espite another overwhelmingly good season for the Columbia girls track team, it’s hard not to come a way with a bittersweet feeling.
On one hand, the girls accomplished just about everything there was to accomplish: county championships in both indoor and outdoor seasons, sectional championships, a group title in outdoor season and a Meet of Champions winner in both seasons as well.
But on the other hand, one has to wonder what could’ve been.
At the beginning of the winter season, coach Lisa Morgan said that her top two track athletes were going to be defending MOC 100 hurdles champ Kayann Richards and jumper Ambur Ballew. By the end of this past spring season, both had been battling injuries and neither had accomplished nearly what was expected.
“She had so much more to give. God does things for a reason. I just hope she has a blossoming career in college,” Morgan said of Richards. “I hope she qualifies for the Olympic trials next year.”
But in their absence, stars like Olivia Baker, Kiana Winston, Imani Coleman, Kayla Richardson, Aigner Bobbitt and Maya Hinton emerged from relative obscurity. Juniors Whitney Jackson and Brittany Padmore stepped into leadership roles and also became steady contributors. While the girls weren’t nearly as top heavy as they had been in the past, they were deeper than ever, and it showed through this injury-plagued season.
Perhaps the story of the winter and spring was the running of Baker, who put together one of the best freshman seasons in Columbia history, going undefeated in the 400 on the state level this winter and spring, winning two MOC titles, and qualifying in the 800, 200, 4x100 and 4x400. The fact that Baker is brimming with unusual talent is plain for everyone to see, and Coach Morgan wants to get the young runner to understand just how good she can be.
At the most recent MOC this spring, Baker won the 400 by nearly two seconds. Despite the win, Morgan was unhappy with the young runner for not running faster in the opening 200, where Baker fell to fifth place before coming back to win.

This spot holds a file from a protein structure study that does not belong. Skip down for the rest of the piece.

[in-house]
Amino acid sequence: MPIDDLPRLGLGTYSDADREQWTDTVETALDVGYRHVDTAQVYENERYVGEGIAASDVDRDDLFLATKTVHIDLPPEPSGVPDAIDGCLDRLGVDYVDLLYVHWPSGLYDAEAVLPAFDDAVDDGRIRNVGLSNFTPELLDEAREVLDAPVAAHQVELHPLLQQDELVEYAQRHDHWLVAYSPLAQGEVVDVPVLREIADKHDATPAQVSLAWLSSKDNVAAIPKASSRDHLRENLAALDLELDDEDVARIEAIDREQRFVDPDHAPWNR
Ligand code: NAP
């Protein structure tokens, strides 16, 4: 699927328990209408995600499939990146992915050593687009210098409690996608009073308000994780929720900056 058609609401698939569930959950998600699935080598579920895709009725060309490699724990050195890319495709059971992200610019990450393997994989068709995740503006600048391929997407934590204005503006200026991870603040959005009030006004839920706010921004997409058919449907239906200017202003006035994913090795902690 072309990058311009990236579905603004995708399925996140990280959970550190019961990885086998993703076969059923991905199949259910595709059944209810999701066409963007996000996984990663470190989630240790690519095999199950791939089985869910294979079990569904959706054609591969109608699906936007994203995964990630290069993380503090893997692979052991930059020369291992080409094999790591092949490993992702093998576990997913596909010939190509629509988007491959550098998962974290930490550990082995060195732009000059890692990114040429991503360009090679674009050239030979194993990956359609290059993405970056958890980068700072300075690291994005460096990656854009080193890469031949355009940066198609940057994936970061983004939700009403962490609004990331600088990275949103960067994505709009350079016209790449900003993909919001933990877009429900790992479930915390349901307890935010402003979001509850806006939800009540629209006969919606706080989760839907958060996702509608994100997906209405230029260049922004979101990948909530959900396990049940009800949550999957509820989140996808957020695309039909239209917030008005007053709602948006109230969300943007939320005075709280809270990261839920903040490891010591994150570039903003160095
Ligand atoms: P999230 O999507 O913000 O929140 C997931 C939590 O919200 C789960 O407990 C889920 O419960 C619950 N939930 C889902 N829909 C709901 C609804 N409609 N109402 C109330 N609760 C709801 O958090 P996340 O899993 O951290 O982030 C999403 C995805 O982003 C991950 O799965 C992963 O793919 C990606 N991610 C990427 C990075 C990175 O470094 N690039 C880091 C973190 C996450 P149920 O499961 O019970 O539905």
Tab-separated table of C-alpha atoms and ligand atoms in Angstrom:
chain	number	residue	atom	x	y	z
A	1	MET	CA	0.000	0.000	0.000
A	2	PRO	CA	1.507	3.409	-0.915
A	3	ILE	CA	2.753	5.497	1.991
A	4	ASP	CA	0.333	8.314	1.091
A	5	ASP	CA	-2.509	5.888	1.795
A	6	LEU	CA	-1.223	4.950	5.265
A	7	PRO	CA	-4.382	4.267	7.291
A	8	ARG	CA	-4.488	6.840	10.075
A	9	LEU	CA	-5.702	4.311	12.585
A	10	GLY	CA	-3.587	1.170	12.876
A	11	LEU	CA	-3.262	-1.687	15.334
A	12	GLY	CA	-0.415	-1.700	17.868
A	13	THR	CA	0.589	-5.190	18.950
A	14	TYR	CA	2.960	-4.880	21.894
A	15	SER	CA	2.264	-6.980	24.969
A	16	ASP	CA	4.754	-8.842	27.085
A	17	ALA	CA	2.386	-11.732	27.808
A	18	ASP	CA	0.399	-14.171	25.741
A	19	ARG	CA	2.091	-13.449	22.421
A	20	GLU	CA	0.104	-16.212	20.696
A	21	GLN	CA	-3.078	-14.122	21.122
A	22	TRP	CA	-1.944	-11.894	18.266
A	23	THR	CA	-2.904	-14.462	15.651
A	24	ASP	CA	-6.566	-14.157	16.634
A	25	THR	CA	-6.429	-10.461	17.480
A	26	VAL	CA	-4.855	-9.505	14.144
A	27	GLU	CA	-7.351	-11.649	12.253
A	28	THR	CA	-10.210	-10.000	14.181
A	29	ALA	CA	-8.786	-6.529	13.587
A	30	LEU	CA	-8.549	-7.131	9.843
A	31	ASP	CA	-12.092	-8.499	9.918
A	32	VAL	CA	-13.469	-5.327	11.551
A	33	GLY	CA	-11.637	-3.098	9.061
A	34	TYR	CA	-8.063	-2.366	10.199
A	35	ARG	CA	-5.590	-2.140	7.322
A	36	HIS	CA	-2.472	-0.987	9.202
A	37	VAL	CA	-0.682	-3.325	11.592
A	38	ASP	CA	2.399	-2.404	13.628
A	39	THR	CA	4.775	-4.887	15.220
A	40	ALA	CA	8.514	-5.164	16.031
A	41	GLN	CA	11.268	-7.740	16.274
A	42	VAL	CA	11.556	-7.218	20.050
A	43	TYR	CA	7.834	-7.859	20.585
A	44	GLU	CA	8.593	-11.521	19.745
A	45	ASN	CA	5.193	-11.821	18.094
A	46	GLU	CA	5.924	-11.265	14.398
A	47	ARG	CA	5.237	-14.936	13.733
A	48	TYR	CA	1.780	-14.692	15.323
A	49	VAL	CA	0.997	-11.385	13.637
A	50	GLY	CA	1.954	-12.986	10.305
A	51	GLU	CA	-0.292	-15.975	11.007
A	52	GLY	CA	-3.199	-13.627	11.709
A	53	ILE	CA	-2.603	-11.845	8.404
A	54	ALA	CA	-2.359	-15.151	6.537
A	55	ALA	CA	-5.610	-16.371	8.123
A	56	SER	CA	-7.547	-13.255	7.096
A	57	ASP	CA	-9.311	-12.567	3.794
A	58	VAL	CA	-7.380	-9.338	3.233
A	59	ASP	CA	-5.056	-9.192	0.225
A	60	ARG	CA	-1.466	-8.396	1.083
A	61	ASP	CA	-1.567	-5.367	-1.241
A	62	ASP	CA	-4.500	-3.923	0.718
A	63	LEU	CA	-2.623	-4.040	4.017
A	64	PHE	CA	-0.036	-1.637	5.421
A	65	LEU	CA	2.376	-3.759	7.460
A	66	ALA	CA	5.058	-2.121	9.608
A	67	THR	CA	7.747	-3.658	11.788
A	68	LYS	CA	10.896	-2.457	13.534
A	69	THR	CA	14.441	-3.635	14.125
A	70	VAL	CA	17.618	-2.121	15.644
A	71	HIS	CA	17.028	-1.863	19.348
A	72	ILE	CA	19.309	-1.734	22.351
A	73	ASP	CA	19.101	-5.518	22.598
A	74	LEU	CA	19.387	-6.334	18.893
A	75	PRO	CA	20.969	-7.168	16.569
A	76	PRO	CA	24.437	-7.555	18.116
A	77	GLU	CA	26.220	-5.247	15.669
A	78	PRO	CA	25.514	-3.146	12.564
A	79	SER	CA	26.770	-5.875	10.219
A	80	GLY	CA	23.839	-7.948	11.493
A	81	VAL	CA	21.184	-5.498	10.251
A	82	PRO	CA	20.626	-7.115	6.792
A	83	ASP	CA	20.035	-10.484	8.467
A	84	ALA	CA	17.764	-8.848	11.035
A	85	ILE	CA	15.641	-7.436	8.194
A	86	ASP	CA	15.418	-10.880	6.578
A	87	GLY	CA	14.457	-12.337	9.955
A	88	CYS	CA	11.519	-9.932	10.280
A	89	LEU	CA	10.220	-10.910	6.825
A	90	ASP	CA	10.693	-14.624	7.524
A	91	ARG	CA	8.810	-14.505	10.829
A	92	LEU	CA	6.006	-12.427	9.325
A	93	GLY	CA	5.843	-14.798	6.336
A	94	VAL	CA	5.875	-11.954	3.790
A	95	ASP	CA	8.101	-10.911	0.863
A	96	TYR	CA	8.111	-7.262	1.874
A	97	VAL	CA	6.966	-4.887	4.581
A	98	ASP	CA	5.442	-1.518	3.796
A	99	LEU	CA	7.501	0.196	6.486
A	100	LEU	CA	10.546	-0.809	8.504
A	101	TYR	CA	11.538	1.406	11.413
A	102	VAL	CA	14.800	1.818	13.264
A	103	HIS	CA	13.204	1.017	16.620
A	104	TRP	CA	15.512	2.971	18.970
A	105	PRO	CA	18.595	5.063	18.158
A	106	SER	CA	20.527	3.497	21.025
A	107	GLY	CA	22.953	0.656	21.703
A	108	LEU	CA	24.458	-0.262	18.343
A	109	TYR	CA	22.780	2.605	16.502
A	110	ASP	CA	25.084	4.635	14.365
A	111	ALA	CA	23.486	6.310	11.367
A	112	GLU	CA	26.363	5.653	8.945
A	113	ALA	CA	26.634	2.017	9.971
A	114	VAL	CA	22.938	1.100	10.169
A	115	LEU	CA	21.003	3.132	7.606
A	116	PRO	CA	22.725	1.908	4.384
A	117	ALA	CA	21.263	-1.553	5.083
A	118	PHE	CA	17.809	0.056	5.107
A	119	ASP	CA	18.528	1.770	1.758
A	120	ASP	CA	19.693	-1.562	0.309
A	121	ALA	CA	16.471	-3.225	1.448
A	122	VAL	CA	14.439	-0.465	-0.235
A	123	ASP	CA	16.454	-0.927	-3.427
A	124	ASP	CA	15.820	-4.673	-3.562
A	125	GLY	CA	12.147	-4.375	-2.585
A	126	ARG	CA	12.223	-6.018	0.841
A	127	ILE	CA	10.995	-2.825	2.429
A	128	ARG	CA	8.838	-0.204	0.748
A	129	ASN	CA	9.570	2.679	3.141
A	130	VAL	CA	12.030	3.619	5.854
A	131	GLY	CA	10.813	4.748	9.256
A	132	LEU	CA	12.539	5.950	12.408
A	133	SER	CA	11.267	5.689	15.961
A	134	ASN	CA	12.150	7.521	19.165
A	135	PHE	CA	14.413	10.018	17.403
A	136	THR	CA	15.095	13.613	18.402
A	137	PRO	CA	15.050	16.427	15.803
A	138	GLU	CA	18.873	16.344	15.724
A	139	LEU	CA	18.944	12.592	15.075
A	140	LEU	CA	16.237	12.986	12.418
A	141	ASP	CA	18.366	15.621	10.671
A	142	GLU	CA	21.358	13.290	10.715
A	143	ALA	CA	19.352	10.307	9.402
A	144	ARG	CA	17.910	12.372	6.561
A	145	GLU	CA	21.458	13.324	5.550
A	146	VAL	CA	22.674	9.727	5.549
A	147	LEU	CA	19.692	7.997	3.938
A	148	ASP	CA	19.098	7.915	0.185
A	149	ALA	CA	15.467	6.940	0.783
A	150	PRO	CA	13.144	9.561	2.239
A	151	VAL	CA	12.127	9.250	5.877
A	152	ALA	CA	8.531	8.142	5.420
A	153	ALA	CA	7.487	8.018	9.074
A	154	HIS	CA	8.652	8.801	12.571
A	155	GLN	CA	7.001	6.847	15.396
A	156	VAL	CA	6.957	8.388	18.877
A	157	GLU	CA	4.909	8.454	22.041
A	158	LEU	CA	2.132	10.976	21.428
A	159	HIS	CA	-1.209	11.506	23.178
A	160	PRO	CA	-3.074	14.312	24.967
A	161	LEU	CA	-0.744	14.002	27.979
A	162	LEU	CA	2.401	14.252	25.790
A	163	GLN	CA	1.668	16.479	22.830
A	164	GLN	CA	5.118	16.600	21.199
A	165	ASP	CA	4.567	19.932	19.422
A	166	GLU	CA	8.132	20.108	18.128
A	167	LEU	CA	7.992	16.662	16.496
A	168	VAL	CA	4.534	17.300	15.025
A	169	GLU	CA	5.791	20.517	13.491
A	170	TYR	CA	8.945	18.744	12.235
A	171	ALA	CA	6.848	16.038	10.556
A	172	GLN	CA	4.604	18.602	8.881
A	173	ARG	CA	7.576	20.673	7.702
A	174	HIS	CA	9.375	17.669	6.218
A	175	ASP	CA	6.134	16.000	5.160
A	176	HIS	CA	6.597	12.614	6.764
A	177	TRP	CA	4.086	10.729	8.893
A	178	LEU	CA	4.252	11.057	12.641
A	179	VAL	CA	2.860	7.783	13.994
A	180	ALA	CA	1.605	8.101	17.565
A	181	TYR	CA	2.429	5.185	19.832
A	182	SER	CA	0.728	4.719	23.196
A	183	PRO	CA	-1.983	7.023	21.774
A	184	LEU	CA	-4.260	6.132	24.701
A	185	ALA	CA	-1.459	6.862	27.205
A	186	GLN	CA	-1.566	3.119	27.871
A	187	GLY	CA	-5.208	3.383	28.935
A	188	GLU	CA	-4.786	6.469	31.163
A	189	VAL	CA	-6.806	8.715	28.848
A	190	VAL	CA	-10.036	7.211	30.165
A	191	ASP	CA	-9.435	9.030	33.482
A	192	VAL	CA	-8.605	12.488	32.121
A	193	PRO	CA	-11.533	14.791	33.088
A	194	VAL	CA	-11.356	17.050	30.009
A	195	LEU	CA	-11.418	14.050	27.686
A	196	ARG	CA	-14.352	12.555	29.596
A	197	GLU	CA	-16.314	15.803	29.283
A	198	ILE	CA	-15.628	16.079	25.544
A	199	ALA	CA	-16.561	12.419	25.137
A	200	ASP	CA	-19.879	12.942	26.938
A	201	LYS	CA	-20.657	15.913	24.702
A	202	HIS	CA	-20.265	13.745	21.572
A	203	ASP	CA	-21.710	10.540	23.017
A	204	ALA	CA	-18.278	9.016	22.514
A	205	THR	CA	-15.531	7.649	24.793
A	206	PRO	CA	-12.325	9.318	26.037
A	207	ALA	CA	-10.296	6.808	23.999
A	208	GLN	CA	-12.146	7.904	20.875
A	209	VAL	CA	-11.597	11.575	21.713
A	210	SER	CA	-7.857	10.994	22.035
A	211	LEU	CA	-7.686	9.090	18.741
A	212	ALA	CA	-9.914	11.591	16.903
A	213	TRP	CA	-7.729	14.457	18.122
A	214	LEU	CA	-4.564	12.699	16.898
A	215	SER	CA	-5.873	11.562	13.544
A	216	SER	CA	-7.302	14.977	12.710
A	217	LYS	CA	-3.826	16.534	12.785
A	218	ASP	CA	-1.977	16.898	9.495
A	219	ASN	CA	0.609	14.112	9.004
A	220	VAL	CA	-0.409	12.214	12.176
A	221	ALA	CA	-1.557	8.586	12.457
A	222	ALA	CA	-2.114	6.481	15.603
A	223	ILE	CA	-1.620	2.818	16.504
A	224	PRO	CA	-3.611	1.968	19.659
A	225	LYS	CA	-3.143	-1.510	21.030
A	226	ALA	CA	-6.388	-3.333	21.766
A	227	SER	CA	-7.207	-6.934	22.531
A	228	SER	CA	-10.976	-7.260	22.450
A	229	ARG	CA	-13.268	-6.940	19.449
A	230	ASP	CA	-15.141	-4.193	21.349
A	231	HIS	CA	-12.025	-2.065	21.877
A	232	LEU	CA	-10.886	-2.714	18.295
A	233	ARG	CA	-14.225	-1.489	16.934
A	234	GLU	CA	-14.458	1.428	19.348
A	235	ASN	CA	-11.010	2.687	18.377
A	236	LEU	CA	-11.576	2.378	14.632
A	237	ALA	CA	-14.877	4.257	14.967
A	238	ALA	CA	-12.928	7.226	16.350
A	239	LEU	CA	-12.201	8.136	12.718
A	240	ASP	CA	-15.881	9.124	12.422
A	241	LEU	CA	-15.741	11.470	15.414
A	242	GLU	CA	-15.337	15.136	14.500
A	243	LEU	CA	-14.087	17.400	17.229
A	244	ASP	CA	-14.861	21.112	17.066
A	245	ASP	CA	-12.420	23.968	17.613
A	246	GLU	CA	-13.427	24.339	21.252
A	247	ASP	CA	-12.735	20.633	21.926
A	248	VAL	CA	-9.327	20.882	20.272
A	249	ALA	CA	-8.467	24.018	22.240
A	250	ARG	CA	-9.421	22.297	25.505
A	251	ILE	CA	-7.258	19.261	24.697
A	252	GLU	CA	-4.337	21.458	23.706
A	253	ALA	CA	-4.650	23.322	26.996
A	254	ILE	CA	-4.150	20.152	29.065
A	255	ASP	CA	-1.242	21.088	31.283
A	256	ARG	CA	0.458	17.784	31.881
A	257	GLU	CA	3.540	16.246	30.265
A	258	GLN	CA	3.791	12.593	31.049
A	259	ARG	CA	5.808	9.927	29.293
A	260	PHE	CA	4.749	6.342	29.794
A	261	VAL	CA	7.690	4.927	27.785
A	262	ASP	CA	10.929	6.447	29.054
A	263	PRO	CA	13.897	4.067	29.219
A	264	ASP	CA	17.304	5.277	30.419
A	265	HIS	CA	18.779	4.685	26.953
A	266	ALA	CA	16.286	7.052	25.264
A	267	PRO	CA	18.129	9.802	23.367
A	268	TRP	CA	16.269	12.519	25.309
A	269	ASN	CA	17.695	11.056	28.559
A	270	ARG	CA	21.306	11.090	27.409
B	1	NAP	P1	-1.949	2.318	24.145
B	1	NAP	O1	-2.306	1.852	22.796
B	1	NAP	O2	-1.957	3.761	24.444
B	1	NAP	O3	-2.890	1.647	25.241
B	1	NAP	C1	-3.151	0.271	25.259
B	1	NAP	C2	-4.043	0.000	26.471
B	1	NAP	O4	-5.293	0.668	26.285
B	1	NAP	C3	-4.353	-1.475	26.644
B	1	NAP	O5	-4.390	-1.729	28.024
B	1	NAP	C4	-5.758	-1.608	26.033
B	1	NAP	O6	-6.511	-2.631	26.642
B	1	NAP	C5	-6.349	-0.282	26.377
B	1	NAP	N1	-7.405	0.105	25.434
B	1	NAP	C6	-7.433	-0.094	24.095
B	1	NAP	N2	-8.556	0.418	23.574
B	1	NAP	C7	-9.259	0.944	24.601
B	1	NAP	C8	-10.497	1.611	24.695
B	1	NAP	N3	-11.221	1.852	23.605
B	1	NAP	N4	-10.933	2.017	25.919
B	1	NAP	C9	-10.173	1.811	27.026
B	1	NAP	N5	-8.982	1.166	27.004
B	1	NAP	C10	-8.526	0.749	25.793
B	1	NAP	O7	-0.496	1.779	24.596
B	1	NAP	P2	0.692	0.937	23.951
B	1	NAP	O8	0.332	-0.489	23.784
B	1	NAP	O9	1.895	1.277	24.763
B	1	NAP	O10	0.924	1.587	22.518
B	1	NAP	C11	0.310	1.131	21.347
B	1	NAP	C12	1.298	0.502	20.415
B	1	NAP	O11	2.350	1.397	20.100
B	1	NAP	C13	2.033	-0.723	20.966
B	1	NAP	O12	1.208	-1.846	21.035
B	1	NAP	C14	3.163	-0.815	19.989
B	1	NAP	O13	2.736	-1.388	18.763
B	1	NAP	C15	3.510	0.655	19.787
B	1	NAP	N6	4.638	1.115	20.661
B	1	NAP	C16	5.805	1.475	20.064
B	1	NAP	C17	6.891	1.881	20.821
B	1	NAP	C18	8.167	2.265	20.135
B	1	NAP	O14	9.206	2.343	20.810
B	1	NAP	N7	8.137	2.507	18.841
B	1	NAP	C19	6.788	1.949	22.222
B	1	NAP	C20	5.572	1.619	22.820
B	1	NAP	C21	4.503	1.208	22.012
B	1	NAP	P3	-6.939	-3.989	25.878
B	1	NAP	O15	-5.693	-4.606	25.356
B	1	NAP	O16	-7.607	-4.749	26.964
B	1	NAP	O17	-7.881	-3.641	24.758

“I wasn’t pleased at all. I hate to say it. Her first 200 was too slow,” Morgan said. “She was racing to win. I wanted her to race against the clock. I wanted her to go for the freshmen state record."
"There are certain standards I’d like to set when I know they’re capable.”
The expectations and the competition will rise next season for Baker who will enter her sophomore year as the runner to beat. She can excel in nearly any event from the 100 to the two-mile, meaning the amount she can potentially accomplish on the high school level is kind of scary.
This season she had a chance to do something which had never been done before, which was winning the 400 and the 800 as a freshman at the MOC. Morgan held her star youngster out of the 800 because of the extreme heat and because she wanted to make sure that Baker won the 400, which was the very next race after the 800.
“She could’ve won the 800, I beat myself up about it,” Morgan said. “I just wasn’t confident about it. I knew she wanted the 400 and wanted to go undefeated.... I’m not sure that I was really willing to take the chance.”
But with an athlete who can potentially win four different events, the onus goes back on Morgan to make sure she is not overusing Baker, who has an extremely bright future ahead of her, even after CHS.
“With her being such a special athlete, you try to giver her a chance to have a moment and to make a legacy and put her name in the record books,” Morgan said. “Now she has to step it up by breaking records and continuing. The hardest part is to continue.... One of my goals for her is to become one of the best athletes in New Jersey history.”
Aside from Baker, the Cougars will return loaded once again next season, with the ability to win multiple events. They will be looking for a three-peat in Group 4 during outdoor season, a sixth straight county championship, multiple MOC winners, and to continue to uphold the standard as the state’s most dominant girls track team.
Columbia officially ends its season next week in the New Balance National Championships in Greensboro, NC. The Cougar girls are defending national champs.
“After nationals, we’re going to relax and get healthy,” Morgan said. “We want to come back deep, healthy, rejuvenated and ready to go.”